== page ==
(August 7, 2019) — More than 80,000 aftershocks have been recorded in the aftermath of the two California earthquakes that occurred during the Fourth of July holiday. Californians, generally complacent about earthquakes, were caught by surprise with tremors that were the largest in magnitude in the last decade. Although there was no loss of human life, the U.S. Geological Survey estimates that the earthquakes led to economic losses of approximately $1 billion. Now researchers at The University of Texas at San Antonio (UTSA) have won funding to test architectural materials that can help reduce the lateral movement caused by seismic events with little disruption to everyday life.
“Imagine using just one material that can both hold the weight of a building but also dissipate the energy of an earthquake,” said David Restrepo, assistant professor in the UTSA Department of Mechanical Engineering.
Architects presently rely on metallic or thick and elastic dampers to help mitigate the movement of a building during tremors. However, these same damping devices deform upon impact or melt in extreme temperatures such as fires. This inflexibility results in crumbling buildings and expensive reconstructive efforts.
“We’re working on getting new architectural materials with the right shape that can deform upon an earthquake, trap the energy, dissipate it, and then return to its undeformed state without the need of extra processing or repairs,” adds Restrepo. “We can create a material that relies on elastic deformation.”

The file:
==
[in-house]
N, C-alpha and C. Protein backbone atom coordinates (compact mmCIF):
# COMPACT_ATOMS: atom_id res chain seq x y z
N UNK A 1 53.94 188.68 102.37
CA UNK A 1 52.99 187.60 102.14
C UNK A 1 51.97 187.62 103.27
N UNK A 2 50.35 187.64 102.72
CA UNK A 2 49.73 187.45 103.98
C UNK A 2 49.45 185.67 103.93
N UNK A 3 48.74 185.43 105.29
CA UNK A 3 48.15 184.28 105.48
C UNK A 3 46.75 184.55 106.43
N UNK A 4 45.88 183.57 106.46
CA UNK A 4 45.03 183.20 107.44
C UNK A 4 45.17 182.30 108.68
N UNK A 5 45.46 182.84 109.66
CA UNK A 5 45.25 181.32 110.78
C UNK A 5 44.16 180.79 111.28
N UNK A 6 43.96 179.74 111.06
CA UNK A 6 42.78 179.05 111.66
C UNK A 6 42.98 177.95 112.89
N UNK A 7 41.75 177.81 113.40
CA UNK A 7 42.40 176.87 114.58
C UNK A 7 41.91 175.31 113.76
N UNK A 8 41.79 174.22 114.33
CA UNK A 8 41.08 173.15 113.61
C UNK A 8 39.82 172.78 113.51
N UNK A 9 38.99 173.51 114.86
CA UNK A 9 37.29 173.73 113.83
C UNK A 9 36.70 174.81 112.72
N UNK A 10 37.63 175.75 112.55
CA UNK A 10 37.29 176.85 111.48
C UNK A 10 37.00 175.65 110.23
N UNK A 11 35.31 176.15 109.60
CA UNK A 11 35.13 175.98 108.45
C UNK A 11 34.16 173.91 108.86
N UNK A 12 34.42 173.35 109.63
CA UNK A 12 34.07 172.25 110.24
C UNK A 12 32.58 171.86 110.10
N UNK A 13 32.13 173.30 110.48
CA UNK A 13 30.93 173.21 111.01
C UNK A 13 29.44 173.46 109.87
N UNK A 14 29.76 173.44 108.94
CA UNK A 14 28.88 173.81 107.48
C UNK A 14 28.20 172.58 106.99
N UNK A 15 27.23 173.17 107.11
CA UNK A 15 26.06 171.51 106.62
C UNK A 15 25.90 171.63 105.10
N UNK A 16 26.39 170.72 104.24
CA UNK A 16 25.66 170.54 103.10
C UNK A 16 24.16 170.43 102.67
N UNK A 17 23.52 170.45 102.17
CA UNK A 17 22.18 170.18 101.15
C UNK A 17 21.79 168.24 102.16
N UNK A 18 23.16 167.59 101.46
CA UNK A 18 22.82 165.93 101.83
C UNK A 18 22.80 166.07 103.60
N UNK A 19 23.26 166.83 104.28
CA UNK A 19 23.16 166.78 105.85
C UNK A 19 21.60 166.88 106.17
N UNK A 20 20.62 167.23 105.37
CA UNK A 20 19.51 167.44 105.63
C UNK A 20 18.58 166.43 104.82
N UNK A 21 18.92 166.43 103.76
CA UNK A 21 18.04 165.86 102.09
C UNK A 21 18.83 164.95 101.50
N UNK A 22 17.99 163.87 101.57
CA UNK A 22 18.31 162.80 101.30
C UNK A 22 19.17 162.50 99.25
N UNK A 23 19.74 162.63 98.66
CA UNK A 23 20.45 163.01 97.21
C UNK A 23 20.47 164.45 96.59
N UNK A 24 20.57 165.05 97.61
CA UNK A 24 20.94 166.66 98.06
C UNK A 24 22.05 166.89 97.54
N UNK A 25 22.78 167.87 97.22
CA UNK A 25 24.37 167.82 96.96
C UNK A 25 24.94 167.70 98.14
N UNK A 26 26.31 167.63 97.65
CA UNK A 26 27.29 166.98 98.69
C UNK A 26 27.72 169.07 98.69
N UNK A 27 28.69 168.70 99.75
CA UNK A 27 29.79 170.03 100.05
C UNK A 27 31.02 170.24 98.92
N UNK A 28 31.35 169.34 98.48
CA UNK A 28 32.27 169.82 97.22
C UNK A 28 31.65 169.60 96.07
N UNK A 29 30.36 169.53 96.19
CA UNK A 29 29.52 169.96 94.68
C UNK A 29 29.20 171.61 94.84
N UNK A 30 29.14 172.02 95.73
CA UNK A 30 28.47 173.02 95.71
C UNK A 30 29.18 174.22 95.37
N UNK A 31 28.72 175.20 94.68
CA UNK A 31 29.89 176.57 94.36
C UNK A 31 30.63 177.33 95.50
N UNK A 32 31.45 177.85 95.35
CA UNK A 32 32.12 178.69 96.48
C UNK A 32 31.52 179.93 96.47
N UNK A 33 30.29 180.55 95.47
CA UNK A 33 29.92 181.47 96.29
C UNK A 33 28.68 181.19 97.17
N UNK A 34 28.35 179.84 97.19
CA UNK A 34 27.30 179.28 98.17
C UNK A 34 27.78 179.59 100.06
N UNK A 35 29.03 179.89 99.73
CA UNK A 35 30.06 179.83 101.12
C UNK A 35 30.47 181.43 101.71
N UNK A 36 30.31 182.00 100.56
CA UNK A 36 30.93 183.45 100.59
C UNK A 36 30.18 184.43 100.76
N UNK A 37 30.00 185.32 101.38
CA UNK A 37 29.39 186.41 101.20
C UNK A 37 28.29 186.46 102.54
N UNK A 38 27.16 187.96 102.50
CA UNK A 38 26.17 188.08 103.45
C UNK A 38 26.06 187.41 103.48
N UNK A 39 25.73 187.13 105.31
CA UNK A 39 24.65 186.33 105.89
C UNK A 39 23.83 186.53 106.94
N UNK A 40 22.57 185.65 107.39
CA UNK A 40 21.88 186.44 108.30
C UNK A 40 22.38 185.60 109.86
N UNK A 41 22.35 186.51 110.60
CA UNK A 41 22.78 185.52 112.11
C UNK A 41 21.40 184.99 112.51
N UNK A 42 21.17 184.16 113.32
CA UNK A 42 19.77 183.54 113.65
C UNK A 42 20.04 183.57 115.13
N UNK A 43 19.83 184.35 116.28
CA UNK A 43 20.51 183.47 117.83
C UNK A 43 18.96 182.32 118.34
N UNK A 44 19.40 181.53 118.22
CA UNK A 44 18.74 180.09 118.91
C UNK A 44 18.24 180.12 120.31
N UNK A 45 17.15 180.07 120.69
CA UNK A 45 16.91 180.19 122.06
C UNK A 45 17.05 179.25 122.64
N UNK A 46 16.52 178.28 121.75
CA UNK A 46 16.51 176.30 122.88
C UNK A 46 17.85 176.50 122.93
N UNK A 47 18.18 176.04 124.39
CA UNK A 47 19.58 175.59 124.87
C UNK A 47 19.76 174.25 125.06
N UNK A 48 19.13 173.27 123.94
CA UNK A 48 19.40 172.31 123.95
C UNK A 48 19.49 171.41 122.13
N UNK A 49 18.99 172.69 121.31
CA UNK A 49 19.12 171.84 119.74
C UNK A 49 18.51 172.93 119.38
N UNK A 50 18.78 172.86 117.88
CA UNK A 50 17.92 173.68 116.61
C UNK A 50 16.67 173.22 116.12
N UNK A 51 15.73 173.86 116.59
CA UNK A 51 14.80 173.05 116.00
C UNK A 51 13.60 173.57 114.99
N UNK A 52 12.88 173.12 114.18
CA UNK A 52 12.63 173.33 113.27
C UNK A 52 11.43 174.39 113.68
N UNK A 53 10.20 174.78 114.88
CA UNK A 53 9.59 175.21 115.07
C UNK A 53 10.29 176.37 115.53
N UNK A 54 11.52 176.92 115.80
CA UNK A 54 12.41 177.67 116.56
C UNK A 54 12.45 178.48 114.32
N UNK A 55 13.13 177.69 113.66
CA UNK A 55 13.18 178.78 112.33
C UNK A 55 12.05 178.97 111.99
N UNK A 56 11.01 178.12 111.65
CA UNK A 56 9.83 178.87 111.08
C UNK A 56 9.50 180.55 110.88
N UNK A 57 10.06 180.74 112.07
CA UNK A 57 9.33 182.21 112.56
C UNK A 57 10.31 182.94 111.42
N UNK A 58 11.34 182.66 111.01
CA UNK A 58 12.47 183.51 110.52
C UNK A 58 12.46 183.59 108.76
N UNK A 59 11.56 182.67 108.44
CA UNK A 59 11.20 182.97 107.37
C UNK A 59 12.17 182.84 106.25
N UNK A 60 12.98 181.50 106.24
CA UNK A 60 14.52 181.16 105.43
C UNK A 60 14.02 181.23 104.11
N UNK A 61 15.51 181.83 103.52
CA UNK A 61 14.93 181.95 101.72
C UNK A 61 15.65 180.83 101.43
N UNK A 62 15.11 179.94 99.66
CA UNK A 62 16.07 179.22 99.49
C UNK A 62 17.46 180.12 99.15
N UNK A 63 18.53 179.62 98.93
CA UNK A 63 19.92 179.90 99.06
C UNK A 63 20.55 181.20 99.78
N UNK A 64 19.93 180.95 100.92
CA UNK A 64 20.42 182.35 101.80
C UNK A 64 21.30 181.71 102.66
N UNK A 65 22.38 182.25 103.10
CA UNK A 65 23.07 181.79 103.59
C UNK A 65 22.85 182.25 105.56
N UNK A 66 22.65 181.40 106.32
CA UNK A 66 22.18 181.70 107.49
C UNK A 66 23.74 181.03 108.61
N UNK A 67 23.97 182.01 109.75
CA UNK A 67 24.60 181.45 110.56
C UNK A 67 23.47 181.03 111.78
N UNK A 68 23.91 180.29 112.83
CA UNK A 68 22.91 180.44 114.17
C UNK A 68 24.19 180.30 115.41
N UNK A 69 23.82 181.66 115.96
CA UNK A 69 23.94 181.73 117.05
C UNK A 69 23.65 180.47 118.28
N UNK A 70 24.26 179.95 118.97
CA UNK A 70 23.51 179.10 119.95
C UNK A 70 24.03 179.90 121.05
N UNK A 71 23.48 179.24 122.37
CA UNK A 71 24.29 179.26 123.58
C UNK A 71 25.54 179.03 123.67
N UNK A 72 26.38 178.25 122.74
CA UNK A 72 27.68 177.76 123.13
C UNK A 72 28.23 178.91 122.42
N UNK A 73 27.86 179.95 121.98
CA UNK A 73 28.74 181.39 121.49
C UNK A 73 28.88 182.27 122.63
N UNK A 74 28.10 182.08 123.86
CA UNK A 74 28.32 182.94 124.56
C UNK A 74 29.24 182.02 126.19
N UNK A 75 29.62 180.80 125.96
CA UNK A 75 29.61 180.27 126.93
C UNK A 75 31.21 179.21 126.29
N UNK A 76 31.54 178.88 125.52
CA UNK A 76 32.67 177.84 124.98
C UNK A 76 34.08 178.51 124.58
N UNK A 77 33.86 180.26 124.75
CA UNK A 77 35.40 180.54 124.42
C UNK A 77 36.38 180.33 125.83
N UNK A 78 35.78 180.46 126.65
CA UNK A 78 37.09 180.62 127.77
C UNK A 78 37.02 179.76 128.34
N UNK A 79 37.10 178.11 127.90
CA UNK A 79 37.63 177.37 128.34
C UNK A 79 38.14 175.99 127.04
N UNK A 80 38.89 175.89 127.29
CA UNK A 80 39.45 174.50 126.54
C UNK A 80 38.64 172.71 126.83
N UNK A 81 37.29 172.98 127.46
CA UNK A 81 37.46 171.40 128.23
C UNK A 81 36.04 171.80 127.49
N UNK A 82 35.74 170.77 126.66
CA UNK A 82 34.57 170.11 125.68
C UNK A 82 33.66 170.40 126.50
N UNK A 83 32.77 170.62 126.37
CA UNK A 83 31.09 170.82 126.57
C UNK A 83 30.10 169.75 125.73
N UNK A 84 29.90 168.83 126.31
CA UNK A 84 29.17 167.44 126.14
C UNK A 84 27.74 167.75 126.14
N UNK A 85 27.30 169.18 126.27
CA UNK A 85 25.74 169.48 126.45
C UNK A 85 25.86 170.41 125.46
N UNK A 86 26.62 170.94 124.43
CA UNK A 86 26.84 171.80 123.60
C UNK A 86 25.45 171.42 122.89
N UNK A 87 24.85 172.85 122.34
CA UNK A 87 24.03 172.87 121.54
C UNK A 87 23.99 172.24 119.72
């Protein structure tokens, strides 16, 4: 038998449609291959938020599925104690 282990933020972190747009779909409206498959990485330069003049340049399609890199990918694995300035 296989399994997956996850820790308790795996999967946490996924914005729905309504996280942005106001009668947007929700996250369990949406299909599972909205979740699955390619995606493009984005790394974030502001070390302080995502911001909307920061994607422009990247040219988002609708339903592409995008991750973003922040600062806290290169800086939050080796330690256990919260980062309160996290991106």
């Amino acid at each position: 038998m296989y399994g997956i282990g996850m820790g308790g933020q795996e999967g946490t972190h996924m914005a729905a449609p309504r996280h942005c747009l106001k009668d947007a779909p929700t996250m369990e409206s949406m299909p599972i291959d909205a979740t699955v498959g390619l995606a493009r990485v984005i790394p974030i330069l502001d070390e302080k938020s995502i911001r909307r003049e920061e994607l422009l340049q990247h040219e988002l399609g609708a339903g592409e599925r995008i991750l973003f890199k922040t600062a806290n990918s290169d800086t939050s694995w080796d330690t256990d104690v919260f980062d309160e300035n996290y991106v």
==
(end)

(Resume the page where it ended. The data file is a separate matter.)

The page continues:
During earthquakes, a building’s walls can shear and cause separation. Restrepo intends to place what’s called periodic cellular materials (PCMs), or repeating structures, within the walls to avoid this deformation.
His solution offers three benefits. First, the reduction of structural steel and costs needed in the construction. Second, it’s lightweight. Third, it absorbs high levels of energy.
Currently, the UTSA researcher is assessing flexible architectural materials and working on mathematical formulas to calculate the strength needed for an optimal product. He will collaborate on the research with Colombian civil engineers at Universidad EAFIT and anticipates having preliminary results ready by the end of this year.
The UTSA Office of the Vice President for Research, Economic Development, and Knowledge Enterprise (VPREDKE) provided seed funding to jumpstart Restrepo’s earthquake resilience project.
“This is not just about buildings. It’s also about saving lives. We will eventually incorporate these architectural materials even in cars,” said Restrepo.